Saigon to Hanoi, Vietnam - January, 2019

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January 21st 2019
Published: January 20th 2019
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Saigon to Hanoi, Vietnam

January 2019

Boarding a morning flight in Chang Mai, I’m more than ready to have a new country experience, and that begins when I touch down in Ho Chi Minh City (Saigon), Vietnam a few hours later. First a short flight on VietJet Air (a low-cost local Vietnamese airline) out of Bangkok and then the insane chaos of immigration and customs. What a riot, hundreds of people jostling for the attention of far too few people manning the booths. The room was hot, humid and moving slow – I was never so happy to finally get into baggage claim and get the hell out of Dodge.

By the time I arrived at the Paragon Saigon Hotel it was after 4pm but within minutes, I was cranking up the a/c in my assigned room, checking out the Wifi signal and the English language channels on the TV – so far, so good. All I need now is a decent night’s sleep and I’m good to go – let the sightseeing begin.

A little bit of history:

The Vietnamese trace their roots back to the Red River Delta where farmers first cultivated rice. Millenniums of struggle against the Chinese then followed. Vietnam only became a united state in the 19th century, but quickly faced the ignominy of French colonialism and then the devastation of the American intervention. The nation has survived tempestuous times, but a strength of character has served it well. Today, Vietnam has benefited from a sustained period of development and increasing prosperity.

To get an idea of Vietnam’s turbulent history. all you must do is stroll through any town in the country and look at the street names. Then try it again somewhere else. You’ll soon get déjà vu. The same names occur again and again, reflecting the national heroes who, over the last 2000 years, have repelled a succession of foreign invaders. If the street borders a river, it’ll be called Bach Dang (after the battles of 938 and 1288); a principal boulevard will be Le Loi (the emperor who defeated the Chinese in 1427).

The Vietnamese, in the backyard of a giant neighbor, have first and foremost had to deal with China. They’ve been resisting Chinese domination from as far back as the 2nd century BC and had to endure a 1000-year occupation. The struggle to nationhood has been immense. In centuries past, the Khmers, the Mongols and Chams were all defeated. There was a humbling period of colonialism under the French. As recently as 1979 just after the cataclysmic horrors of the Vietnam War with the country on its knees, Vietnam took on an invading Chinese army – and sent them home in a matter of weeks. Inevitably all these invaders have left their mark. The Chinese brought Buddhism, Taoism and the principles of Confucianism (community above individual and a respect for education and family). The French introduced railways and bequeathed some grand architecture and fabulous cuisine. And though the Americans left a devastated nation, Vietnamese pride remained intact.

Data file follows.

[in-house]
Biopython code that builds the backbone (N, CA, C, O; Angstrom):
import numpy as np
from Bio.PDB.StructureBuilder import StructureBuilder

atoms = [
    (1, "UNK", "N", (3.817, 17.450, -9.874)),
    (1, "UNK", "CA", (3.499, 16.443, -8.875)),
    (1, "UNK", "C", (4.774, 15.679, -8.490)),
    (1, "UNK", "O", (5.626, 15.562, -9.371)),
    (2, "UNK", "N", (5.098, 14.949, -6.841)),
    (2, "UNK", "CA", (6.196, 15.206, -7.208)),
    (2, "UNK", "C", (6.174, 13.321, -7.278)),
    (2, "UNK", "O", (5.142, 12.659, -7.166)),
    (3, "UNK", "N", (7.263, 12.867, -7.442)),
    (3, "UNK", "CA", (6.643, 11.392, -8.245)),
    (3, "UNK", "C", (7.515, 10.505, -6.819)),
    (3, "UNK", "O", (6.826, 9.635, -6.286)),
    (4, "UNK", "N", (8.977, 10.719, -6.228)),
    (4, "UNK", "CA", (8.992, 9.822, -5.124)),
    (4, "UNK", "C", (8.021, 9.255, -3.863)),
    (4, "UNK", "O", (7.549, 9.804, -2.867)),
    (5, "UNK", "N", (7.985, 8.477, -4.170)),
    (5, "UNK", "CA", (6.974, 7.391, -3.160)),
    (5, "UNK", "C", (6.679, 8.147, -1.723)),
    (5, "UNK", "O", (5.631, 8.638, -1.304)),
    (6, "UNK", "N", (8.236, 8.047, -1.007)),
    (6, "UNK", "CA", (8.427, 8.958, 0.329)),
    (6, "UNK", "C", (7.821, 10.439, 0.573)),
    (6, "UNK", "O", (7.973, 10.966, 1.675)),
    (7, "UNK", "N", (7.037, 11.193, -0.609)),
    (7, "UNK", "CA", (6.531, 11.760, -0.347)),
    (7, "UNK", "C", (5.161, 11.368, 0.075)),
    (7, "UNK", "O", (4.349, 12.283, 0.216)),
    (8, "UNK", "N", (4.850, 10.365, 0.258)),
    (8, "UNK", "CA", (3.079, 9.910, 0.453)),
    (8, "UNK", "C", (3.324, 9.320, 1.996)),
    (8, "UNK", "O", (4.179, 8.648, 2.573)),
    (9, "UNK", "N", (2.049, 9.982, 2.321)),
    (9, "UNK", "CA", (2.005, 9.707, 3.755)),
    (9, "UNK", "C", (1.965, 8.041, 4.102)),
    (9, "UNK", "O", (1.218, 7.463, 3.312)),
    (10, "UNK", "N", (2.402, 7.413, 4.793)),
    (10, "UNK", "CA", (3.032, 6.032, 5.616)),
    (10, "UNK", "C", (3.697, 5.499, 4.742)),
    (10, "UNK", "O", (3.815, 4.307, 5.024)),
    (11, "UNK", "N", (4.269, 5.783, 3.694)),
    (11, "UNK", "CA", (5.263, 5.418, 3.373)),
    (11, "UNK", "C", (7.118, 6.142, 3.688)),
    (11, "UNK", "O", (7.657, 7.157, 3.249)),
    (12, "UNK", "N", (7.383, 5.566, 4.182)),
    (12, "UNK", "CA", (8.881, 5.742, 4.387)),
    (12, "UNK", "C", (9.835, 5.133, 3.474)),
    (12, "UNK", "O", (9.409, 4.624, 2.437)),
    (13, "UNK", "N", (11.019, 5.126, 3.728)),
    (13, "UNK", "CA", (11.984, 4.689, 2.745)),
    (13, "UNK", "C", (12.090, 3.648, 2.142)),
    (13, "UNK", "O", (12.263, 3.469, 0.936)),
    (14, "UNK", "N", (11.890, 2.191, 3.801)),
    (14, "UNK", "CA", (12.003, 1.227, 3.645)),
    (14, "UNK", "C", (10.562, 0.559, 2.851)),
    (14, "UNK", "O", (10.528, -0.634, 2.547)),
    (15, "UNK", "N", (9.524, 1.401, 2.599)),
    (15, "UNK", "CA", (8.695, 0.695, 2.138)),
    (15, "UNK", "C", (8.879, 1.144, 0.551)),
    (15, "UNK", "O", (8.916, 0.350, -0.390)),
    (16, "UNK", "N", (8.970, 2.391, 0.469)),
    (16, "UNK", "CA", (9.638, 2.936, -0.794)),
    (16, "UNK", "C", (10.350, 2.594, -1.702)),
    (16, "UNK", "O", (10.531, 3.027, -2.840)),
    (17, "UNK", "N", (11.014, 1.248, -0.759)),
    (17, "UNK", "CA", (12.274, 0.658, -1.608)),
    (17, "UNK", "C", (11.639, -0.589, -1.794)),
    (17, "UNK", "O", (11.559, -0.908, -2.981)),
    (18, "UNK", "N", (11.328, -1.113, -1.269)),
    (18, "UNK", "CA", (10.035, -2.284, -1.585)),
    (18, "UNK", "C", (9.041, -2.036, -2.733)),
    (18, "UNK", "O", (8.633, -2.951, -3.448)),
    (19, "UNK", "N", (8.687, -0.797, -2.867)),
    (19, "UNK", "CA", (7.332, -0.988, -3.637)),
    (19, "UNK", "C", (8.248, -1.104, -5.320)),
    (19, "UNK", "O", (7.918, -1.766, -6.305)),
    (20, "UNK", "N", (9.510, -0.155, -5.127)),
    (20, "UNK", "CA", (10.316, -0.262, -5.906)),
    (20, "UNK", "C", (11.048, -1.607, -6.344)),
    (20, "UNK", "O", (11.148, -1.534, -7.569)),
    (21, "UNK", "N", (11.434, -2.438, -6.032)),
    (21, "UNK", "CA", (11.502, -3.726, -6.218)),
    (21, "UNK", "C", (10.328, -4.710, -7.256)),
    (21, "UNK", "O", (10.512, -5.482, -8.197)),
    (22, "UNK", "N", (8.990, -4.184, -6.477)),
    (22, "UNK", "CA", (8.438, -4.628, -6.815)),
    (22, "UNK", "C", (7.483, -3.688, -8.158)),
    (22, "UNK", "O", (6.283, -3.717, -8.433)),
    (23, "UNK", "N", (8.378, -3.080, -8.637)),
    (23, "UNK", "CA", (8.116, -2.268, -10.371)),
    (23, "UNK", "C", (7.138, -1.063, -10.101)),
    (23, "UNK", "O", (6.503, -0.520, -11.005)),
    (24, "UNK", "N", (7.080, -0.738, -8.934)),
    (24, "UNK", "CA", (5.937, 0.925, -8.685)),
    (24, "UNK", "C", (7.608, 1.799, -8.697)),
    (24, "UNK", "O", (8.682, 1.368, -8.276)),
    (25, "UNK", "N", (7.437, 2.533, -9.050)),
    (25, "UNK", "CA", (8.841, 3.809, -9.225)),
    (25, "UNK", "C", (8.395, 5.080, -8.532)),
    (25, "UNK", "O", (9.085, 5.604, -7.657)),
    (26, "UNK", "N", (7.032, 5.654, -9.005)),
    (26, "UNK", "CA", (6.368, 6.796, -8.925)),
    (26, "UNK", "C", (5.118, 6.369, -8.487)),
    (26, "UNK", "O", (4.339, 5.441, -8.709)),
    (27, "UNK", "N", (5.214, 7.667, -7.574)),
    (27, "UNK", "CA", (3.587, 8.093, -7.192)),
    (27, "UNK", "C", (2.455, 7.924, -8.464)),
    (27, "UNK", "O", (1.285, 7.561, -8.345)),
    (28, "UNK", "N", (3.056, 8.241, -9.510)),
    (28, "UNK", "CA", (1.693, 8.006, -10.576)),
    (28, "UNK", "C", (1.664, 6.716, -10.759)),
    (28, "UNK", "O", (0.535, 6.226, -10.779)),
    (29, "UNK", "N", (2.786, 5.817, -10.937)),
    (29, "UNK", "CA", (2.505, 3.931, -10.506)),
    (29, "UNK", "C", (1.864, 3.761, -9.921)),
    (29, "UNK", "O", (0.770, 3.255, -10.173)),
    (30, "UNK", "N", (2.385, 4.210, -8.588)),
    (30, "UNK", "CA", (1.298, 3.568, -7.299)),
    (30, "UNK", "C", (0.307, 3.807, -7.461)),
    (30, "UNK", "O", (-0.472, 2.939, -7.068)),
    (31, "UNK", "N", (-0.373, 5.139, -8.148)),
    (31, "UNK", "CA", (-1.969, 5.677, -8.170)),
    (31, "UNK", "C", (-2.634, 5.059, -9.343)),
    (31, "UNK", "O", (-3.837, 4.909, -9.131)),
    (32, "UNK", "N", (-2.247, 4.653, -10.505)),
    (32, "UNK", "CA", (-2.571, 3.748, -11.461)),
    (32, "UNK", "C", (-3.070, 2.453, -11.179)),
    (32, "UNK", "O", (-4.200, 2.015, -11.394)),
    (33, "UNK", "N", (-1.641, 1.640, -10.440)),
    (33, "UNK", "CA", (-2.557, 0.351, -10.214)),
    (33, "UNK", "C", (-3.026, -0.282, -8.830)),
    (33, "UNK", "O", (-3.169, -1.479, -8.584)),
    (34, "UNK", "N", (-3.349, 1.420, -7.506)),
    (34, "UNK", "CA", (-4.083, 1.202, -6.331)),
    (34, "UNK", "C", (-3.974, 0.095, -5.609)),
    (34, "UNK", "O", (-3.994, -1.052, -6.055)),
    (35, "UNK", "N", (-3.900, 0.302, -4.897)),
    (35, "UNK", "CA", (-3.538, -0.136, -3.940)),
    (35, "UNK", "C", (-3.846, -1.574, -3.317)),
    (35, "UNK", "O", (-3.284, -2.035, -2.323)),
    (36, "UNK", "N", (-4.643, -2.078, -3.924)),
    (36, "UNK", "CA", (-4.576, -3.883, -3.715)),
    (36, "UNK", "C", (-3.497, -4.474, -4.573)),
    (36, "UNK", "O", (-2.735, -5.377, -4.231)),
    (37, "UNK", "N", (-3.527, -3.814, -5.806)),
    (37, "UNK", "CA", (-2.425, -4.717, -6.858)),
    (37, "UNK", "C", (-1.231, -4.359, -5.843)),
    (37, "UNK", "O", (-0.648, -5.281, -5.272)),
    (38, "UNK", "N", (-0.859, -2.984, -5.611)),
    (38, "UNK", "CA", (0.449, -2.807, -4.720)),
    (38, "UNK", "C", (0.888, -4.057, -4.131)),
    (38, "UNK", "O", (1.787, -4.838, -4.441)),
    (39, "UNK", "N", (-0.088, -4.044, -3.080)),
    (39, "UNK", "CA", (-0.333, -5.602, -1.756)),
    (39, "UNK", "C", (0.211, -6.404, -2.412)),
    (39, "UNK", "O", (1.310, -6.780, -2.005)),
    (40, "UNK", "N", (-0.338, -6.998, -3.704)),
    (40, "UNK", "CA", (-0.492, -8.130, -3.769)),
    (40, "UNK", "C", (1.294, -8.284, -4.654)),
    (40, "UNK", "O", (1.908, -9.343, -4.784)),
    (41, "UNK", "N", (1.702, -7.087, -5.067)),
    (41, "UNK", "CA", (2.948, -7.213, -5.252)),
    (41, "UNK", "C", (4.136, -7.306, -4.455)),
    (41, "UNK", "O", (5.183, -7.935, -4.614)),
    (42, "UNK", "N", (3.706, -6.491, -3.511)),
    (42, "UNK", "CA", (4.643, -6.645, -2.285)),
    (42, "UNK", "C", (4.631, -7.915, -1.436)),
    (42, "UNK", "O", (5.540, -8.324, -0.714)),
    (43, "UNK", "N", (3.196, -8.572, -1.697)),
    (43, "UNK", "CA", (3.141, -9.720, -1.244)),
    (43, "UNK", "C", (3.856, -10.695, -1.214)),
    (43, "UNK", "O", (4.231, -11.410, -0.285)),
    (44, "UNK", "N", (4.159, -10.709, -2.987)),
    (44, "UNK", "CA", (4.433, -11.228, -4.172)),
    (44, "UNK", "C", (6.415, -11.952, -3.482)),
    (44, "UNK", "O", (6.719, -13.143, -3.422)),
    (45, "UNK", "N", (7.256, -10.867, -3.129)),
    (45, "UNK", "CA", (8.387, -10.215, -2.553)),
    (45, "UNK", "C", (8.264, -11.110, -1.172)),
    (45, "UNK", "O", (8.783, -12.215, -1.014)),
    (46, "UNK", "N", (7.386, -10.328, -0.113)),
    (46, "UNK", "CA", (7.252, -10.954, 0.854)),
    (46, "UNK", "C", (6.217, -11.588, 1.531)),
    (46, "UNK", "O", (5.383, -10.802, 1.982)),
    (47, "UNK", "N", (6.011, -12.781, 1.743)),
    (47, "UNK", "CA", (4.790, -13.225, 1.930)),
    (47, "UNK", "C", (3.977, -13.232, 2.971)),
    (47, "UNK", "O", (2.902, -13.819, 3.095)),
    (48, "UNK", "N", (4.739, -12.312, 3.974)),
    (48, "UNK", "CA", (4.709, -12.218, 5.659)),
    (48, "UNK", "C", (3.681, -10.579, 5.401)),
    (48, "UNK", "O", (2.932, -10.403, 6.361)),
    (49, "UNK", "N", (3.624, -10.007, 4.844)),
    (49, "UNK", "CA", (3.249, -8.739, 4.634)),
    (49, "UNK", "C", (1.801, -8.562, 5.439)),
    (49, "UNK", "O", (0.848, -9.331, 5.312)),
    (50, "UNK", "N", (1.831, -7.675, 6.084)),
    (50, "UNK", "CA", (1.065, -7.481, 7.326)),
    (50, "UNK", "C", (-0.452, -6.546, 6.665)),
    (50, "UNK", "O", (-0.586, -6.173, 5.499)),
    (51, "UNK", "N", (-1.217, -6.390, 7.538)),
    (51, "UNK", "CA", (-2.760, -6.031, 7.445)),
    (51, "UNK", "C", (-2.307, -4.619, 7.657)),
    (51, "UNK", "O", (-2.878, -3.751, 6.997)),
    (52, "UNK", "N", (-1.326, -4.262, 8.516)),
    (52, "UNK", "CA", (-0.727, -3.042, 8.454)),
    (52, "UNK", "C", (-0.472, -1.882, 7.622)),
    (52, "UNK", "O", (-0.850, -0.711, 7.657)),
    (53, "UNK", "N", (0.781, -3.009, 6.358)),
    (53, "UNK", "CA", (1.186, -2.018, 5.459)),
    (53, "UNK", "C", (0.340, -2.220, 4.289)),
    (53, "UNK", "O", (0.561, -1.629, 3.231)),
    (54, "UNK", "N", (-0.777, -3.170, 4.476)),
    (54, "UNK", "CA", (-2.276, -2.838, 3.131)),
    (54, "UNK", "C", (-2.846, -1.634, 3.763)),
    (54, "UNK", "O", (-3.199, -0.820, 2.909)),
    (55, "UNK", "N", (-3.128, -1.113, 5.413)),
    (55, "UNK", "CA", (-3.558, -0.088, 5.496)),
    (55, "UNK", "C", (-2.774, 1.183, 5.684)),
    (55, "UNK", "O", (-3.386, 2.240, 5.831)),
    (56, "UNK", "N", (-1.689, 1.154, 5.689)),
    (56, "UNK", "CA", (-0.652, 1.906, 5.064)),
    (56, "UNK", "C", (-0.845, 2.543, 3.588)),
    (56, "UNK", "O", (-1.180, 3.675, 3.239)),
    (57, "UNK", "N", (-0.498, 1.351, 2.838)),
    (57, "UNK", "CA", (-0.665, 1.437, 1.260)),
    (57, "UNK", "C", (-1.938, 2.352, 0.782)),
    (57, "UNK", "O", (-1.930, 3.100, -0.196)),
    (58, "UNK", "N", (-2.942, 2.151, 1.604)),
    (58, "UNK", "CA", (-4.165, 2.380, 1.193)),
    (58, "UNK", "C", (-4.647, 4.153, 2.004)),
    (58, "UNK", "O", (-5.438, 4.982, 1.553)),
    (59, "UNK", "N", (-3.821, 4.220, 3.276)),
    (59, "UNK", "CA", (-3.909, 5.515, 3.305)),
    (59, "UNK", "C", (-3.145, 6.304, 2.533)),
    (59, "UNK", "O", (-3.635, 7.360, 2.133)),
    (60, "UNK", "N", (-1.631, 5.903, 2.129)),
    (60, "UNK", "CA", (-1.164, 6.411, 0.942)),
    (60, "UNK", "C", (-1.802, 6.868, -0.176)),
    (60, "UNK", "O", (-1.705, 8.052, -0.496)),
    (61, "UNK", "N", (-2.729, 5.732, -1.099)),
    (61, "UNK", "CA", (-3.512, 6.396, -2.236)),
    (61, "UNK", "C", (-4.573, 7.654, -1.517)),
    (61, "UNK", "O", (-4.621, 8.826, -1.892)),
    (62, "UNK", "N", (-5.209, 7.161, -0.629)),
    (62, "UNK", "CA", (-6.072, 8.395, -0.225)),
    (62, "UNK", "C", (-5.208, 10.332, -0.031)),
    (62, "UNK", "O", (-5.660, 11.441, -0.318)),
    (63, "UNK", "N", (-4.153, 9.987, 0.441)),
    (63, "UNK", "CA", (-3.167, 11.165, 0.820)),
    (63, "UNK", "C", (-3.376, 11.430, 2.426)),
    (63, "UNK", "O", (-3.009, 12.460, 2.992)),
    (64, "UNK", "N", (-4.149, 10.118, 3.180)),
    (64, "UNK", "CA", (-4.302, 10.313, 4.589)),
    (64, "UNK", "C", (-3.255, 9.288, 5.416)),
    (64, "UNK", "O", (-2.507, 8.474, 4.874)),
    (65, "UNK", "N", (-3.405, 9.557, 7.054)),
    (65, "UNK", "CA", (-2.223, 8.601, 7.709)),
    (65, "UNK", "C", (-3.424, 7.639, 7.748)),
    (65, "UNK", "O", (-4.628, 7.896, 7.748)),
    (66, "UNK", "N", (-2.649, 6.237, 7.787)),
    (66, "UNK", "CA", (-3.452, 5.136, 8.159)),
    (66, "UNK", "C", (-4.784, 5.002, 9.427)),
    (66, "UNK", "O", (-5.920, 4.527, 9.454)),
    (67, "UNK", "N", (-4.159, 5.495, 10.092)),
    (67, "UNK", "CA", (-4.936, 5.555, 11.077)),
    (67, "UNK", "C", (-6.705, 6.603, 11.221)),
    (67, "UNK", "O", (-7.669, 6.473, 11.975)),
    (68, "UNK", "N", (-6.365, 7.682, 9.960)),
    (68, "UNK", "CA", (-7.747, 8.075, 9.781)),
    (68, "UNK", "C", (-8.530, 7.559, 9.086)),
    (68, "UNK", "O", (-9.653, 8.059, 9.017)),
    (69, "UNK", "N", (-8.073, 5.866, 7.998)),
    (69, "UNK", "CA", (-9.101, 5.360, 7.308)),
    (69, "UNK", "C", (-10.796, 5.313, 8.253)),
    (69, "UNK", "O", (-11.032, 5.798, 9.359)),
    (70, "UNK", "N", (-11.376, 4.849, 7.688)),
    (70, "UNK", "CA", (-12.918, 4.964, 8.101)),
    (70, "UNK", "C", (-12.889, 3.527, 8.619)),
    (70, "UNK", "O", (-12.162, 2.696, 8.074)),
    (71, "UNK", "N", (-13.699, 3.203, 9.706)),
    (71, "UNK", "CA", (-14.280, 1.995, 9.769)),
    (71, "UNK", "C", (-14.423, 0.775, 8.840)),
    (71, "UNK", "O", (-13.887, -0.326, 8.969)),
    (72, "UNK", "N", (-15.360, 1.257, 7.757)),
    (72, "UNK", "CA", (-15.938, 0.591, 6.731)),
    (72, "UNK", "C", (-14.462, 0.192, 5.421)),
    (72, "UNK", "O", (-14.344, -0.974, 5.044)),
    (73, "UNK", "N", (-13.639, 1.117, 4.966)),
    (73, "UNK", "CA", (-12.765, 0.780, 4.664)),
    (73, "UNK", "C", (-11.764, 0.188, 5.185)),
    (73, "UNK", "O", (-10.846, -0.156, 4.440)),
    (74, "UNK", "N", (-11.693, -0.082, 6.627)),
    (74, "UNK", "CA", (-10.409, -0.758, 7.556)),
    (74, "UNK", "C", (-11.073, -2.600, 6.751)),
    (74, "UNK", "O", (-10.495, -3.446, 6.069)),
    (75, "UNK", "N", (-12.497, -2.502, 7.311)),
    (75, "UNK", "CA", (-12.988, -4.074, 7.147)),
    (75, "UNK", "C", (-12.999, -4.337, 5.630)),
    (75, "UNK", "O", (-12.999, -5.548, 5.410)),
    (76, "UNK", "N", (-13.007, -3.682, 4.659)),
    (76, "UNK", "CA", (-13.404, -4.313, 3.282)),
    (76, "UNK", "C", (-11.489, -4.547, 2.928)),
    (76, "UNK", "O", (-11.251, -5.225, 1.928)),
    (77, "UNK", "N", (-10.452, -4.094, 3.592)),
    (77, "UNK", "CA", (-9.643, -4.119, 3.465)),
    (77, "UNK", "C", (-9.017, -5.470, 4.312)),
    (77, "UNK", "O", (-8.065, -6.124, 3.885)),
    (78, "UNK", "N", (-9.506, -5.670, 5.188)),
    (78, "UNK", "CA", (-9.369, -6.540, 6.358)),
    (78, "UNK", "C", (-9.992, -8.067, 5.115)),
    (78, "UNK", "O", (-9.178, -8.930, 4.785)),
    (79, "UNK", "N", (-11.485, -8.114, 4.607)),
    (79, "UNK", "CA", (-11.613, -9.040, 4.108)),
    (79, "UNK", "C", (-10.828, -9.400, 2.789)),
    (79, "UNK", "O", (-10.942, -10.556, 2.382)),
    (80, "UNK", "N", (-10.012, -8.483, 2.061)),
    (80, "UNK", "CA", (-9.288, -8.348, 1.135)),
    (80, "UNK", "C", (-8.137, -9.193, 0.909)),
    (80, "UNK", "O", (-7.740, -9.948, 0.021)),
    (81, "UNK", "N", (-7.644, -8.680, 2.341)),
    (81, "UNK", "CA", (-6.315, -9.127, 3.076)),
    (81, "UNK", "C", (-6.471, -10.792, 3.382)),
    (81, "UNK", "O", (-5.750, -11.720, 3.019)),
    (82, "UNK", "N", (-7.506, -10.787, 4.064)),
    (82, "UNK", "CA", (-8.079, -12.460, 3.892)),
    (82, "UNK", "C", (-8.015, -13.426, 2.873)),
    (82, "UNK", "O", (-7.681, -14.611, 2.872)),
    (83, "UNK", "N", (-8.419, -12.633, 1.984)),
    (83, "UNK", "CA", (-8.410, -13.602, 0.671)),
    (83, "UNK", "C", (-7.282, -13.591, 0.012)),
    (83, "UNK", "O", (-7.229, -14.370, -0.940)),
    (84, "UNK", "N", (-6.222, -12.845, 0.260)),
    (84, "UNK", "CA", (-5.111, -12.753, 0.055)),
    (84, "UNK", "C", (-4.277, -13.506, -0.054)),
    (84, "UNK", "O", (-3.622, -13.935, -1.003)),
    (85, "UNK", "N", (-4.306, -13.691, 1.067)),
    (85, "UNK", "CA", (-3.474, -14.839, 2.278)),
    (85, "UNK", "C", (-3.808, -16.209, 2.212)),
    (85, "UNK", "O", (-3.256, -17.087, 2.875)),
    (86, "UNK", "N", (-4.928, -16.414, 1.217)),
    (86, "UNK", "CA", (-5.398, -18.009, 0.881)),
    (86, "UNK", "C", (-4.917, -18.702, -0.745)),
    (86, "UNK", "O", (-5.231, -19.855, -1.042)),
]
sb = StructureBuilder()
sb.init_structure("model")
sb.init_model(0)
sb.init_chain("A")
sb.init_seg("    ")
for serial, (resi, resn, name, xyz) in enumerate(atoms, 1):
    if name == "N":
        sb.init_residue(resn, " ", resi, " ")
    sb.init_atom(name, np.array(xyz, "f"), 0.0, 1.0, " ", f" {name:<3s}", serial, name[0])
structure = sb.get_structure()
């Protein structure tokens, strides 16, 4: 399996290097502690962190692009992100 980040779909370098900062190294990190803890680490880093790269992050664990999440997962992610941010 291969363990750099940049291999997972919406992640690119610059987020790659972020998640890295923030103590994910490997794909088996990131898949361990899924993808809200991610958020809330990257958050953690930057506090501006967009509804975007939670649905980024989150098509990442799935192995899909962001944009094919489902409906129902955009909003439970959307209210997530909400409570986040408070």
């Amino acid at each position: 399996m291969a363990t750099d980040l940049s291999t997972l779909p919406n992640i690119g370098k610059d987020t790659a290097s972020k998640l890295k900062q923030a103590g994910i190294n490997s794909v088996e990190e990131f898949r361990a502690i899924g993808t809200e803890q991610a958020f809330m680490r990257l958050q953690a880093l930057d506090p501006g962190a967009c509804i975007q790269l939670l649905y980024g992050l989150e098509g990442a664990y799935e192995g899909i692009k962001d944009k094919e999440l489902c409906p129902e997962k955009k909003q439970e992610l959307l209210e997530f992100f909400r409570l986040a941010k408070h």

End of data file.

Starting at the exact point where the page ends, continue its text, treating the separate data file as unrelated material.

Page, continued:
A short introduction:

A land of staggering natural beauty and cultural complexities, of dynamic megacities and hill-tribe villages, the country is both exotic and compelling. Unforgettable experiences are everywhere in Vietnam. There’s the sublime: gazing over a surreal seascape of limestone islands from the deck of a traditional junk in Halong Bay. The ridiculous: taking 10 minutes just to cross the street through a tsunami of motorbikes in Hanoi. The inspirational: exploring the world’s most spectacular cave systems in Phong Nha-Ke Bang National Park. The comical: watching a moped loaded with honking pigs weave a wobbly route along a country lane. And the contemplative: witnessing a solitary grave in a cemetery of thousands of war victims.

Vietnamese culture is complex, diverse and represents something of a history lesson. The nation's labyrinthine, teeming trading quarters are rich in indigenous crafts and reflect centuries-old mercantile influences. Ancient temples display distinctly Chinese influences in the north and Hindu origins in the south. Meanwhile the broad, tree-lined boulevards and grand state buildings that grace the capital date from the French colonial period. And it's impossible to forget Vietnam's pivotal position close to the epicenter of East Asian power and prosperity, for its cities' skylines are defined by clusters of glass-and-steel corporate HQs and sleek luxury hotels.